January 20th 2018

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Relief for tea growers as striking workers resume work

The agreement ensured that five tea delivery corporative societies, which had ceased operations during the nine-day strike, resumed duty.

By Derrick Kirakadkiraka@kenyafreepress.comTuesday, 12 Jul 2016 18:48 EAT

 Workers affiliated to the Kenya Plantation and Agricultural Workers Union (KPAWU) have called off their 9-day strike after accepting a return- to- work formula with Kenya Tea Growers Association (KTGA), the employers’ federation.

The agreement ensured that five tea delivery corporative societies, which had ceased operations during the nine-day strike, resumed the duty.

The outgrowers societies, which deliver tea on contractual basis to James Finlay Ltd in Kericho and Bomet, suffered losses to the tune of Sh80 million during the strike, with the most affected factories being Chomogody, Saosa, Kyomulot, Chemase and Ketumbe, which are all owned by Finlay.

The scale of the losses led to the closure of the factories.

The workers downed their tools to push for the implementation of the 30 per cent pay rise that was awarded to them by the Industrial Court in Nairobi and Kericho late last month and early this month.

The pay hike itself was a settlement of a collective bargaining agreement (CBA) dispute between the growers and the workers that was reached upon in January of 2014.

The dispute had arisen when the workers’ union demanded a 25 per cent rise in 2014 and another 25 per cent in 2015 while the growers association offered a two per cent rise for each year. The Industrial Court, in a ruling on June 21, ordered the employers to pay the workers a 15 per cent rise in 2014 and another 15 per cent rise in 2015, along with a host of other benefits.

KTGA and KPAWU reached the agreement in Nairobi to halt the nine-day industrial action by agreeing that the growers would pay the striking workers part of the 30 per cent pay rise.

Some of the outgrowers’ societies adversely affected by the strike included Chep Chep, Kap Kap, Chesete Gaa, Kok-Chaik and Ainamoi corporative societies.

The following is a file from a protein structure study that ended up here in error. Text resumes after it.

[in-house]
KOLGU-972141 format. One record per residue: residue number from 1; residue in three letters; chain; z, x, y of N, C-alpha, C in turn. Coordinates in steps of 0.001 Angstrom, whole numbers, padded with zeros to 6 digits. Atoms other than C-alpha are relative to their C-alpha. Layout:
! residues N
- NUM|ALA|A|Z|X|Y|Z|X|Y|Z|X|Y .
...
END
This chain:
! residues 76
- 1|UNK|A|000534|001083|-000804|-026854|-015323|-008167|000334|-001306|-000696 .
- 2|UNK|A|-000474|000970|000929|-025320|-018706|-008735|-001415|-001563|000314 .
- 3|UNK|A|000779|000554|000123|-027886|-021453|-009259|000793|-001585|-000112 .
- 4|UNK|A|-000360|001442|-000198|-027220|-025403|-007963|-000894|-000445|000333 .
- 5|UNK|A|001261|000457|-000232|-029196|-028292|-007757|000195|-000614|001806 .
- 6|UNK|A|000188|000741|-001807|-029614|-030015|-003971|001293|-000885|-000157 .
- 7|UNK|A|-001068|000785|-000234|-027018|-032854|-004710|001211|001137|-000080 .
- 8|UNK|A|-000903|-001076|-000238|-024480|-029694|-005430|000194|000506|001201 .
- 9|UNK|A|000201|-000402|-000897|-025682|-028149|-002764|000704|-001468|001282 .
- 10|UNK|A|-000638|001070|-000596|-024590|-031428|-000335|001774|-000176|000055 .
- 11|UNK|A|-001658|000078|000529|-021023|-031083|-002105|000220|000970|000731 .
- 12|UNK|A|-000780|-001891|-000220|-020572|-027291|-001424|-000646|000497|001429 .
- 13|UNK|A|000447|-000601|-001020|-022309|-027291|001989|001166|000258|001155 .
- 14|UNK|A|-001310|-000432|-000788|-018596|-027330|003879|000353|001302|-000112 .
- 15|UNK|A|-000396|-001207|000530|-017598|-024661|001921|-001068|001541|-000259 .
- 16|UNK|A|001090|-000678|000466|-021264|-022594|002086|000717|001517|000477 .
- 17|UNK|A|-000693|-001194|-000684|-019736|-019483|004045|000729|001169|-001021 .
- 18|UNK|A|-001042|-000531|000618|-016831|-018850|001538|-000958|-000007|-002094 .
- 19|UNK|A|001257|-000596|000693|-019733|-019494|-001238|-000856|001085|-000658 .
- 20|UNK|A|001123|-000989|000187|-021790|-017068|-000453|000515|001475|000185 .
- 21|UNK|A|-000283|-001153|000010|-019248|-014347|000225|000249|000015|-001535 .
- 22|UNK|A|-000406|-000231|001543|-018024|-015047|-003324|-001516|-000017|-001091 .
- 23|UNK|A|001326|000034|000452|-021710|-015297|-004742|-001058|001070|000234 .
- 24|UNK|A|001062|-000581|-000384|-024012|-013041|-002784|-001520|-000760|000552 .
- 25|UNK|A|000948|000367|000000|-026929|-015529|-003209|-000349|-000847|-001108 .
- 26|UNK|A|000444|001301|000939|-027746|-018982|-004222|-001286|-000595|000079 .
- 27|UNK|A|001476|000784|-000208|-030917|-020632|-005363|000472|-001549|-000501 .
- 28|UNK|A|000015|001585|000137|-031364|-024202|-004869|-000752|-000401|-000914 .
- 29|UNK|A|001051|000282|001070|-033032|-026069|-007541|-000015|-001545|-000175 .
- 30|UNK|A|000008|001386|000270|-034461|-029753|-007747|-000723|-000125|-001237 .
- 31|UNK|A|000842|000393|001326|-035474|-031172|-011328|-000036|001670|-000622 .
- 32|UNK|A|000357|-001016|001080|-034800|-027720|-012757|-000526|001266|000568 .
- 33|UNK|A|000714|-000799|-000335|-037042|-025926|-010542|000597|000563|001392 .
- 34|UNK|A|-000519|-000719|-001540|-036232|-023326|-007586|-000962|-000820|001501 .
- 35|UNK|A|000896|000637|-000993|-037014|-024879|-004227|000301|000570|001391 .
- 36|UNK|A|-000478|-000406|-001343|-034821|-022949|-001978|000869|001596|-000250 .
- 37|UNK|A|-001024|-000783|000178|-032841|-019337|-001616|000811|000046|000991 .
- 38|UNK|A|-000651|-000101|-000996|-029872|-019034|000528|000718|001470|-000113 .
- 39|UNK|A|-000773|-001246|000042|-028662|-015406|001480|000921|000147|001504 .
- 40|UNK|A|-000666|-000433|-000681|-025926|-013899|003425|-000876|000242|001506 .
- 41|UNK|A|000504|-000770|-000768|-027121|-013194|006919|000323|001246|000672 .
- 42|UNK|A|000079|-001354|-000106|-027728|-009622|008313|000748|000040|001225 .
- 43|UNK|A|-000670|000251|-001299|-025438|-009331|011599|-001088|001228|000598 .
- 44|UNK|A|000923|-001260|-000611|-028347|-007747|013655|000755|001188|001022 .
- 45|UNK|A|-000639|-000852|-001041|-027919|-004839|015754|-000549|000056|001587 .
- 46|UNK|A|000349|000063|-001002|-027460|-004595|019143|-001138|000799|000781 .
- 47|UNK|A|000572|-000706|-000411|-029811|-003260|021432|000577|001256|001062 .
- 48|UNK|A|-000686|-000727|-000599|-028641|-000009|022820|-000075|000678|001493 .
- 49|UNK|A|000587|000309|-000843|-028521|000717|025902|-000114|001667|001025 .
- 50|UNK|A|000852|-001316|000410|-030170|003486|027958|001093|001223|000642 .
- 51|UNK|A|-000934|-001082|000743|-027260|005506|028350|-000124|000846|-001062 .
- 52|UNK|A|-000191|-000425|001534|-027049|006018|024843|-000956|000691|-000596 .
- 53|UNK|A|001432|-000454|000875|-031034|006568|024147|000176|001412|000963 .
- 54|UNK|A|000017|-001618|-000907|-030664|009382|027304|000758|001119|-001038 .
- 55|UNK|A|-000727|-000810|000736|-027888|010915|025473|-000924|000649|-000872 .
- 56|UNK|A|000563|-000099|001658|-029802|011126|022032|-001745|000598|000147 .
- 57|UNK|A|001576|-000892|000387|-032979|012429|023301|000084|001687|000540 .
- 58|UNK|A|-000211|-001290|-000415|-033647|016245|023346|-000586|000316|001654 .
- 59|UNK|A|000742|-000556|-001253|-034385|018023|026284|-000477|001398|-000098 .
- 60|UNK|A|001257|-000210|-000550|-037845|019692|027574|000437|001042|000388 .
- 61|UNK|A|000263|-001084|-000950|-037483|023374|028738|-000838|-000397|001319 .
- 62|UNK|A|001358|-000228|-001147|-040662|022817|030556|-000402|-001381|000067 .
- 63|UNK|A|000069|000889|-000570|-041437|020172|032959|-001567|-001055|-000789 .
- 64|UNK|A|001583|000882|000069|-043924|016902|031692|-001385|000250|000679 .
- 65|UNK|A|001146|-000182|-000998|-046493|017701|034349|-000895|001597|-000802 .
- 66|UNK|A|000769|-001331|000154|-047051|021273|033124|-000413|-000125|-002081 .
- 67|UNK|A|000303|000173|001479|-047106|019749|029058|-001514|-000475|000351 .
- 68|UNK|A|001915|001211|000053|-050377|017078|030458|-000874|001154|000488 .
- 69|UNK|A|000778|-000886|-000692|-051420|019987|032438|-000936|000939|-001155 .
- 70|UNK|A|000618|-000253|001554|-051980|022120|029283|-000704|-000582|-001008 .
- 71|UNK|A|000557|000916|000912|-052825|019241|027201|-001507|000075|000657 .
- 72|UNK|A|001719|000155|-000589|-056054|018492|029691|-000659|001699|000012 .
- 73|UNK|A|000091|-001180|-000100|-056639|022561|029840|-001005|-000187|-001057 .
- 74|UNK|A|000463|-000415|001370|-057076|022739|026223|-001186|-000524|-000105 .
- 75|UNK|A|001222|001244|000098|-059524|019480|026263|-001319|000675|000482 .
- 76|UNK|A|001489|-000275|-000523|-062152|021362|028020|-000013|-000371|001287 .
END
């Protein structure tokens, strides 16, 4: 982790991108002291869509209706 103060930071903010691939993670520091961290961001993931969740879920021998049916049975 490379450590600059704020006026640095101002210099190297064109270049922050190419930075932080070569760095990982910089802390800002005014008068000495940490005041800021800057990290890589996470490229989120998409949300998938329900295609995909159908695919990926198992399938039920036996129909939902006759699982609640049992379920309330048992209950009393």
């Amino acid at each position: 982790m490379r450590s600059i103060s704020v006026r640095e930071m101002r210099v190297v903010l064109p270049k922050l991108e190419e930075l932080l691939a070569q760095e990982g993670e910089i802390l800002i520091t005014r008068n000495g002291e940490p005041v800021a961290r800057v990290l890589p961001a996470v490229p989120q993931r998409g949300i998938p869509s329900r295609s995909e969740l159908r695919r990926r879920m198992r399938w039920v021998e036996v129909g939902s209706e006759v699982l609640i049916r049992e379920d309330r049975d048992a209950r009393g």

On Monday, the societies pleaded with the government to come through and call to an end the stalemate between the plantation workers and the growers association that had crippled activity in the usually bustling tea factories of Kenya’s tea heaven resulting in huge losses.

While holding a peaceful demonstration in Kericho Town, the outgrowers told President Uhuru Kenyatta and his deputy William Ruto to intervene by ensuring picking of tea resumed in James Finlay, George Williamson, Sotik Tea Highlands and Unilever Tea Kenya (UTK).

Speaking on behalf of the societies, Fintea Growers Cooperative Union Ltd chairman Eric Towett circulated a statement to the media at Kericho Moi Gardens that said 15,000 farmers from the five cooperative societies affiliated to Fintea Growers Cooperative Society could not access James Finlay’s Chomogody and Kyomulot tea factories over the eight days of the strike.

Accompanied by at least 200 members from the five societies, Towett called on the national leadership to intervene by ensuring that the CBA between the multinational tea companies and both the KTGA members and non-members is resolved in time to enable workers to resume duty by Wednesday this week.

The chairman said that the striking workers had made sure that the vans ferrying tea to the two major factories could not access the tea processing plants thus resulting in losses.

“We have been delivering at least 200,000 bags of green tea leaves to the two factories per day and since the strike began nine days ago we have incurred losses of not less than Sh80 million,” he said.

He also said that some farmers had taken bank loans to develop their farms, and a continuation of the strike would affect them irreparably. “We supply about 33 per cent of Finlay leaf requirement under a Memorandum of understanding signed between Finlay and Fintea Growers Union Ltd on behalf of individual farmers, it’s our desire to have the MOU honoured,” the statement said.

Towett also urged the striking workers to return to work immediately or risk losing their jobs to unemployed youths in Kericho and Bomet.

Tea workers and the growers have been embroiled in an endless battle due to differences in salary and working conditions negotiations. Among the benefits the industrial courts awarded to the workers in the landmark ruling in June was medical allowance totaling Sh30,000, an annual leave allowance of six per cent and a one day rest per week.

The 30 per cent pay rise would have seen the lowest tea plucker earn Sh13,050 up from Sh10,052 while the clerical level worker would earn Sh40,634, up from Sh31,257 they currently earn.


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